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Constitutional Democracy

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Chapter 2 Discussion

Student’s Name

Institutional Affiliation

 

Democracy is defined as the rule of people and by the people themselves which in modern realities is realized through the election process. As a result, in democratic countries, the voters are mandated by the constitution to elect their representative both to the national government and the federal government. However, the constitution of America has undergone changes in order to accommodate the evolving needs of the Americans and facilitate their ability to get directly involved in the election process. The ordinary voters were locked out on determining who would get on the ballot for an opportunity of being elected as the senator. However, in the 1900s the majority of the states adopted primary election as the methodology of choosing their preferred nominees for some of the federal and state officers. For instance, when the party leaders were entrusted to pick the party nominees for the election, it created numerous restrictions for the democratic election, since the party members were guided by their personal interests rather than the interests of people. In addition, when the voters choose their nominees to occupy various public offices, it creates a platform through which they can affect the effectiveness of their leaders.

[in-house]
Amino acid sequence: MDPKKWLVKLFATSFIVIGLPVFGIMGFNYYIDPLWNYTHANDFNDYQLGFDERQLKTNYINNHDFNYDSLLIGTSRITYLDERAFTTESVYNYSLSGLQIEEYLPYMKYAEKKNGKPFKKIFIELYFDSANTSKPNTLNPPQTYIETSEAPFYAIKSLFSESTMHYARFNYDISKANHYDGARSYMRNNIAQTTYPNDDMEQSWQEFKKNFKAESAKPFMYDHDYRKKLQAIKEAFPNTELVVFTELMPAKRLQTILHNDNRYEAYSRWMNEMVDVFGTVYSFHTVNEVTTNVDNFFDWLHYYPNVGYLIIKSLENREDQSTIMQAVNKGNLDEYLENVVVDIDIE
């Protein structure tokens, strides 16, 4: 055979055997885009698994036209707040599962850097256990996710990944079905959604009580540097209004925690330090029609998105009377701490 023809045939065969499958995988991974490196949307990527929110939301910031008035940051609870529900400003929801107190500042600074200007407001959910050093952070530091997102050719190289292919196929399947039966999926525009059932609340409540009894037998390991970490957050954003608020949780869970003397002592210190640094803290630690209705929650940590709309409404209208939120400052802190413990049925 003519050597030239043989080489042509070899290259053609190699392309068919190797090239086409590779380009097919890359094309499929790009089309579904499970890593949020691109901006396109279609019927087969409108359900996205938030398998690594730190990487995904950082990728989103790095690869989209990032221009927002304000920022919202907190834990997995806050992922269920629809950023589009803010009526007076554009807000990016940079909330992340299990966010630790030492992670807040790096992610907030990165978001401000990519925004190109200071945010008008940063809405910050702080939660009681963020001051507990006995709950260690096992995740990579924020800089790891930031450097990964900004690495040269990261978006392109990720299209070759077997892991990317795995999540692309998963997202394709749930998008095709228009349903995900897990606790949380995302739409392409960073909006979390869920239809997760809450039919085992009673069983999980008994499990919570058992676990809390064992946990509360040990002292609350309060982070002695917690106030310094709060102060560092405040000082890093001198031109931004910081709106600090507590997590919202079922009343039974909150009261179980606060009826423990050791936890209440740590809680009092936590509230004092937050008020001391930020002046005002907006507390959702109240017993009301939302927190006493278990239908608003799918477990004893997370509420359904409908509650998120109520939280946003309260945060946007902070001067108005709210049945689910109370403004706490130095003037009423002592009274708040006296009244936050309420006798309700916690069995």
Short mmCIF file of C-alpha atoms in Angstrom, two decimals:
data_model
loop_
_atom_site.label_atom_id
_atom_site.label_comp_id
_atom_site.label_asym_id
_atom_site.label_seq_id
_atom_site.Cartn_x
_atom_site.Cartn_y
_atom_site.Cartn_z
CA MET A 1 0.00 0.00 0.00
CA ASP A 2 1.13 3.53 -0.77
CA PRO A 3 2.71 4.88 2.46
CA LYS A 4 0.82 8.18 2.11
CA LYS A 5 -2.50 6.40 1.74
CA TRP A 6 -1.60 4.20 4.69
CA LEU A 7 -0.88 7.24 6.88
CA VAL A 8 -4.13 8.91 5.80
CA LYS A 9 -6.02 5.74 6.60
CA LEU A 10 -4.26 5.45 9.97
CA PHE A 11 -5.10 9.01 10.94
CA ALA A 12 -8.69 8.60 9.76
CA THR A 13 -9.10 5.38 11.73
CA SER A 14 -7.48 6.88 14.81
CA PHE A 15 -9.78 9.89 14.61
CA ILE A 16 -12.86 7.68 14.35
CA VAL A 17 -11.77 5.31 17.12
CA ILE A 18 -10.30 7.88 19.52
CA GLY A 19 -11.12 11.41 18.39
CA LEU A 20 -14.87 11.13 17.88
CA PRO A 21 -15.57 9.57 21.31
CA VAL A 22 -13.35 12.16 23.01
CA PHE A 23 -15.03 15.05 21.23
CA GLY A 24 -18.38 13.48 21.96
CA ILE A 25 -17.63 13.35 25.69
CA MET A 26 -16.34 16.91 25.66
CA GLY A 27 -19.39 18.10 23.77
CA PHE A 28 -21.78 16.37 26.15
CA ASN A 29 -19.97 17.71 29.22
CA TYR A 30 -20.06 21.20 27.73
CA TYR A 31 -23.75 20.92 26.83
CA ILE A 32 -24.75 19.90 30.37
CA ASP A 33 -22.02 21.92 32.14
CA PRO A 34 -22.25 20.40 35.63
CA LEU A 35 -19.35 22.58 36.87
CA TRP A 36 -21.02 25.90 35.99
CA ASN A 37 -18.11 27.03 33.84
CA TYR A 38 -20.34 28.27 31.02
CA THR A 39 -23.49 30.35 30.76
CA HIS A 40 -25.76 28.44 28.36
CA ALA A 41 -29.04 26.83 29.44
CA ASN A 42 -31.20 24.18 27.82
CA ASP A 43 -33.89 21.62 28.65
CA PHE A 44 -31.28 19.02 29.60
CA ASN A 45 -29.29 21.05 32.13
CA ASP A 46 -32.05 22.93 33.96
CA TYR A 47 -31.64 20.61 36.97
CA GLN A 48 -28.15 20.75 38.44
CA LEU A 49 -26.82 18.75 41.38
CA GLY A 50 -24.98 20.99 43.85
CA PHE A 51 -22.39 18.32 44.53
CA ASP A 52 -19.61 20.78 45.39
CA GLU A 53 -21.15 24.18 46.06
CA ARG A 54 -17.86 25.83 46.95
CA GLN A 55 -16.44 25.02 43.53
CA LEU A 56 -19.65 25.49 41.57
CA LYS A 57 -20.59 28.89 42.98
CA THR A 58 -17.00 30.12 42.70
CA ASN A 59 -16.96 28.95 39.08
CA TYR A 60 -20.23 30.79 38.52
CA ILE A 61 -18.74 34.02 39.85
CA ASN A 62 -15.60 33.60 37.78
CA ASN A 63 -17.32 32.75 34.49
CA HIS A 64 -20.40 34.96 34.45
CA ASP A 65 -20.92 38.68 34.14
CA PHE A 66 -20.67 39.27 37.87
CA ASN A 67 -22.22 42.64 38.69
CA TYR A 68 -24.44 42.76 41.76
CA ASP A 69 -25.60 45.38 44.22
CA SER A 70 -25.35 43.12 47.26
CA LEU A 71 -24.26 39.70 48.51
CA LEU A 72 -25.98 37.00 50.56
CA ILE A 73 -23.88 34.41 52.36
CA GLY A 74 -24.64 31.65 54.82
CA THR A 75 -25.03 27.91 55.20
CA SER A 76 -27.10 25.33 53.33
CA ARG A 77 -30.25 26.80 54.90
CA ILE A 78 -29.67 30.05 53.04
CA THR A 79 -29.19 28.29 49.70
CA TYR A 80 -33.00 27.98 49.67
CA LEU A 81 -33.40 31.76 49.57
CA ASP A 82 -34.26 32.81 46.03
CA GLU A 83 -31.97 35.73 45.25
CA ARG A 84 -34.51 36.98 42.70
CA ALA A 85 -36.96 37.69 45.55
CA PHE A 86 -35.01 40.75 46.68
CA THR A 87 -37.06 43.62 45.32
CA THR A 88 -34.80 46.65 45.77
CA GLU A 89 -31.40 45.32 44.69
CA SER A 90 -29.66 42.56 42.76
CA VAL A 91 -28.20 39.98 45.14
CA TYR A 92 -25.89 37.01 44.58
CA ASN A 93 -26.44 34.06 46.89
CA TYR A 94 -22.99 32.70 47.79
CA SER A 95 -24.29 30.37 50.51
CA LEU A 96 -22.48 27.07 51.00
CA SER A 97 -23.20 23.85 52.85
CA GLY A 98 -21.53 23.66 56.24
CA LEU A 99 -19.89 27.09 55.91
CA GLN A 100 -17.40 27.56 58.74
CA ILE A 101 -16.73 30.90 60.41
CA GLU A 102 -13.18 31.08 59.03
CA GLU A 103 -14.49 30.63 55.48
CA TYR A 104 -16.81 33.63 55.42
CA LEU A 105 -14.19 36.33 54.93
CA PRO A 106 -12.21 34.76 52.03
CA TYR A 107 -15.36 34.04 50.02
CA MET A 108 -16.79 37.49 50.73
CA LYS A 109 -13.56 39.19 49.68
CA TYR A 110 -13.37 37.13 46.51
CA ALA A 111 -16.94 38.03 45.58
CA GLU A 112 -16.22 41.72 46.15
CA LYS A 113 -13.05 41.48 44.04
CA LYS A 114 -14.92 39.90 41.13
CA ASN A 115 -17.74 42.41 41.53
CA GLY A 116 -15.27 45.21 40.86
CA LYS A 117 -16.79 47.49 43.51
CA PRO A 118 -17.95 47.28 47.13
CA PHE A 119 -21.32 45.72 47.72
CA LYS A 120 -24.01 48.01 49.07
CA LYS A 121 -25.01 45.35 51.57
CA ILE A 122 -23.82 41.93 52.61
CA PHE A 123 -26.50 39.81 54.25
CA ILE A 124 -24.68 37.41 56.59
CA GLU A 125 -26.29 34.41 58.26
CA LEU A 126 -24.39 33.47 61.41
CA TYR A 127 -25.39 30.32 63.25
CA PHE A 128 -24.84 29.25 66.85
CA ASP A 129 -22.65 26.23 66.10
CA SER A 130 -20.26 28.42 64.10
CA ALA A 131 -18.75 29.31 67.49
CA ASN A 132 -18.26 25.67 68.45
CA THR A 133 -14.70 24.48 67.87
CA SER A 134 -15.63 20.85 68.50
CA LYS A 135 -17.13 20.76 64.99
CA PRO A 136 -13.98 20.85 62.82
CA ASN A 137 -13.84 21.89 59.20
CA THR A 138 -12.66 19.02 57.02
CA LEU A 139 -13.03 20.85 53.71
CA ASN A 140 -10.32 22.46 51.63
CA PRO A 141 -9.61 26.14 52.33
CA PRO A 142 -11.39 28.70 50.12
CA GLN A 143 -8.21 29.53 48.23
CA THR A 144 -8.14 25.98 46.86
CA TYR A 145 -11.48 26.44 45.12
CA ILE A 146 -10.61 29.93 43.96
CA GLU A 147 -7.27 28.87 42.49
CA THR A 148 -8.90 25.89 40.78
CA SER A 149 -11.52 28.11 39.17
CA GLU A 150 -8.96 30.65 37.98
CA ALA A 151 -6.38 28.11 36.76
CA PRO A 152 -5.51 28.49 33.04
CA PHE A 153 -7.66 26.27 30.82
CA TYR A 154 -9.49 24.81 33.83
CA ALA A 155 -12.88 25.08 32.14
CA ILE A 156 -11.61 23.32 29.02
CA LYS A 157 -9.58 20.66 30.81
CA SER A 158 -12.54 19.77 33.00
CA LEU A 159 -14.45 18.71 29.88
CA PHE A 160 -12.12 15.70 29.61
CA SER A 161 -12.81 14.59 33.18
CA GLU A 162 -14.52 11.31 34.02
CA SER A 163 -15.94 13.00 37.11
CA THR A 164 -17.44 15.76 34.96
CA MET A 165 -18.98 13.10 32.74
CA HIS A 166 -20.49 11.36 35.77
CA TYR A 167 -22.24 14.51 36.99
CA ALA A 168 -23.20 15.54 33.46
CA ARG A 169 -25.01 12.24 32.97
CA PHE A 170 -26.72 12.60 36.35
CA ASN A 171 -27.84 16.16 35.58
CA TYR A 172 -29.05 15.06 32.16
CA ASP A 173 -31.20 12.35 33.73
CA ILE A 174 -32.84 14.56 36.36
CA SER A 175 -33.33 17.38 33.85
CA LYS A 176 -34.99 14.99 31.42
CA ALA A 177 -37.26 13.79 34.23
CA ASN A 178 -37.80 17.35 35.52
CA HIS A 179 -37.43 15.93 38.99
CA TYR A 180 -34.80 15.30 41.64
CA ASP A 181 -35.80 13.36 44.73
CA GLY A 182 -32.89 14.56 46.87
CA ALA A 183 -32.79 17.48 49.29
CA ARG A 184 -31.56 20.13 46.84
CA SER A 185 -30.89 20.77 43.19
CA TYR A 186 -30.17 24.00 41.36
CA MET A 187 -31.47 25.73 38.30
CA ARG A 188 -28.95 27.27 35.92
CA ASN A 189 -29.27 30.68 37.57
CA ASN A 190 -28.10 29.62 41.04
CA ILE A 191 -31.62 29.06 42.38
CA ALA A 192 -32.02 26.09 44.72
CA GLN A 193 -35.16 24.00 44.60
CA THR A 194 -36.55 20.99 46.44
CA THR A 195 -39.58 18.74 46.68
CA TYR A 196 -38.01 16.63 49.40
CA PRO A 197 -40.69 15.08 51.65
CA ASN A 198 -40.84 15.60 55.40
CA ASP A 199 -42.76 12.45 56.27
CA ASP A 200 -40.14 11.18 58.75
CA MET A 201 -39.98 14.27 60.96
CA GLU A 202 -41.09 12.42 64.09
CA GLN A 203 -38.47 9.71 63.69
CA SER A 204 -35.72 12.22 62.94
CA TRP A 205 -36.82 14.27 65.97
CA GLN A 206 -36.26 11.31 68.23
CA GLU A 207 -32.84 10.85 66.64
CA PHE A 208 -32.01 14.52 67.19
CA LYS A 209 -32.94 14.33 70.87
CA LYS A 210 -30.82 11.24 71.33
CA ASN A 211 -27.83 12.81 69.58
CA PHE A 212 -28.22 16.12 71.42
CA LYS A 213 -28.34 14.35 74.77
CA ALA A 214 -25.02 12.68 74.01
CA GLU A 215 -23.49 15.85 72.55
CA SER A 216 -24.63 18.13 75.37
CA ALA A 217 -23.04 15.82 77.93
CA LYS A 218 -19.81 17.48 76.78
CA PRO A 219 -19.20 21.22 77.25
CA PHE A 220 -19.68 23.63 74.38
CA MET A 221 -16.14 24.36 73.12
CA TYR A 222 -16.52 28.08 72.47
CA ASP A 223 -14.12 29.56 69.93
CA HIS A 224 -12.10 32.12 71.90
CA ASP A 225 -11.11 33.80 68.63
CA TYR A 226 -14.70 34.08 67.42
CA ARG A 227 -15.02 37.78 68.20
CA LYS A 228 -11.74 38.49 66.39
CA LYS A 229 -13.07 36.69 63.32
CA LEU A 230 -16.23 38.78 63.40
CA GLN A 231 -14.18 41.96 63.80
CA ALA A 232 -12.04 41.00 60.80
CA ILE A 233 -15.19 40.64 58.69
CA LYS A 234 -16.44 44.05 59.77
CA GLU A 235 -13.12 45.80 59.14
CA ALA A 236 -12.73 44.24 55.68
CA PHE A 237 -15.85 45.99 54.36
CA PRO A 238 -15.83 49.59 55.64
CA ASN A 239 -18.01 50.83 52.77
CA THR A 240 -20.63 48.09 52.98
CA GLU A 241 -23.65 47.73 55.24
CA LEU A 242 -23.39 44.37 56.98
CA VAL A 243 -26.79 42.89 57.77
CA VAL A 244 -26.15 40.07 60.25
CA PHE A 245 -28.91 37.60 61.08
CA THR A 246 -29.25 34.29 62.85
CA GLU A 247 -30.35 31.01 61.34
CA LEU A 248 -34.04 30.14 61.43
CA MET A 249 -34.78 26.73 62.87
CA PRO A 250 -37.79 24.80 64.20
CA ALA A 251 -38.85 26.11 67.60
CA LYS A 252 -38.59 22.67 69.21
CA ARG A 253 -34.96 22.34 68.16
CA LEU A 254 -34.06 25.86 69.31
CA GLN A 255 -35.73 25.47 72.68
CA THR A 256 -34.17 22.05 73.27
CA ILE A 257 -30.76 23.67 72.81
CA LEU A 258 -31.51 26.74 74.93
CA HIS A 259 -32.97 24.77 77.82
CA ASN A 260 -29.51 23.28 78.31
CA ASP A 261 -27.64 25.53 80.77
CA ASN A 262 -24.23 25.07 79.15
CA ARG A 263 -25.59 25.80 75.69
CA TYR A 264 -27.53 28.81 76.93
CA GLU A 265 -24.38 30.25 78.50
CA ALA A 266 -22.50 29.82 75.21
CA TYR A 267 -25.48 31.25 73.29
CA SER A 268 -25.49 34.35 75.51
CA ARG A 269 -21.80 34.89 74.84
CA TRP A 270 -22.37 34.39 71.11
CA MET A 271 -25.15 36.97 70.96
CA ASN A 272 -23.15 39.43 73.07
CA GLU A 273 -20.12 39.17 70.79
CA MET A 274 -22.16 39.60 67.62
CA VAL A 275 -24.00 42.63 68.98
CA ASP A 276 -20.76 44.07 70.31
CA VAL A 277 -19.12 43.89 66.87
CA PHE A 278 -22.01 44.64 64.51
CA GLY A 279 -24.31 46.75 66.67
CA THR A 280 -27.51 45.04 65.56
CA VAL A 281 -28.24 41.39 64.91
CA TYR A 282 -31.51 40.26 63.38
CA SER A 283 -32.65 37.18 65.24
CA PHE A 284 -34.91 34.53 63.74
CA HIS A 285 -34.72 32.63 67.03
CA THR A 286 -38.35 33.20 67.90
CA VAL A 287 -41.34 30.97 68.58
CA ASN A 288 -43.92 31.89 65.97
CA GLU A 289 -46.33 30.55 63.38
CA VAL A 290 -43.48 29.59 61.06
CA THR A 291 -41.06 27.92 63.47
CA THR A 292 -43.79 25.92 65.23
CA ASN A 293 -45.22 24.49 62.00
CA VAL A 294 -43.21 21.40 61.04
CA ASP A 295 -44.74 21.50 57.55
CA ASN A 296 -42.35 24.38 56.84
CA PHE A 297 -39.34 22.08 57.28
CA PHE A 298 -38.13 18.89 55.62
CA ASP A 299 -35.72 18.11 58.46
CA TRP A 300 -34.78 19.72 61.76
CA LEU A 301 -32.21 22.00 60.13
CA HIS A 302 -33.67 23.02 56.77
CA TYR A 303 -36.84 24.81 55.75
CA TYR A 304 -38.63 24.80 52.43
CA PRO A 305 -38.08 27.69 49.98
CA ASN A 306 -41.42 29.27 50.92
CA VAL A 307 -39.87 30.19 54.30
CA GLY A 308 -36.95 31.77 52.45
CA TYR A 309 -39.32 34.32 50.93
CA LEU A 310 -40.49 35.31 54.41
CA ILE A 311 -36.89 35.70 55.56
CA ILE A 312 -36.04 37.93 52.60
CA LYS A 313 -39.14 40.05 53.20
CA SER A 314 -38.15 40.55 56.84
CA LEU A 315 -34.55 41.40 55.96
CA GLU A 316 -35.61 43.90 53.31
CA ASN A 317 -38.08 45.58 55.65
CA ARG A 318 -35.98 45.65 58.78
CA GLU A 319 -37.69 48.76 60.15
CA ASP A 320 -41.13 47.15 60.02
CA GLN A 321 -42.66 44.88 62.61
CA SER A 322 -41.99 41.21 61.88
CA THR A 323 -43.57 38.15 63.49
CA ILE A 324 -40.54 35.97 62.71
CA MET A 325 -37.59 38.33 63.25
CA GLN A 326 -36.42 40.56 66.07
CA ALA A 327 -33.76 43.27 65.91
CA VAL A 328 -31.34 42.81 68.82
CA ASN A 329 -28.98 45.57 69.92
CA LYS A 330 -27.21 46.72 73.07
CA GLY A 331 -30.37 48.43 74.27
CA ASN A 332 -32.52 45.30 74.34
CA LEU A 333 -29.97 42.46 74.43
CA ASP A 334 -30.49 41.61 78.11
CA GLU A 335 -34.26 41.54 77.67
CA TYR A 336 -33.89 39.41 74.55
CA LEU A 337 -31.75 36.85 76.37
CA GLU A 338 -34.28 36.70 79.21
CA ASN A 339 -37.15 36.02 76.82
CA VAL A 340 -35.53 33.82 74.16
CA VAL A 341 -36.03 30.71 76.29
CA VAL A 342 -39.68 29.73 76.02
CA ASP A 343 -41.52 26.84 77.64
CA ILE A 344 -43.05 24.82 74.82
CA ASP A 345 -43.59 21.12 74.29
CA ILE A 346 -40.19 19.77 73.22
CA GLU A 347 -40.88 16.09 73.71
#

The other point of contrast between the original system and the current system of electing the federal officials is the manner in which the senators were elected. In the original system, the senators were chosen by state legislatures. However, in the current system changes were ratified and by 1913 the senators were directly elected by the voters. Prior to the changes, the public did not have any control over deciding who their leaders would be. In the old system, the selection of the senators in the Senate was widely influenced by the wealthy citizens and business entities which had special interests in state resources. However, achieving the above change did not come easily since some of the senators who feared to lose their seats opposed this decision. After the revelations of the gross misconduct by some of the senators in getting their seats, such as bribery and blackmail, the Senate was persuaded to support the amendment. In the new system, the public gained voice and control over who would become their senators.

References

Beeman, R. R., Botein, S., & Carter, E. C. (Eds.). (1987). Beyond confederation: Origins of the Constitution and American national identity. UNC Press Books.

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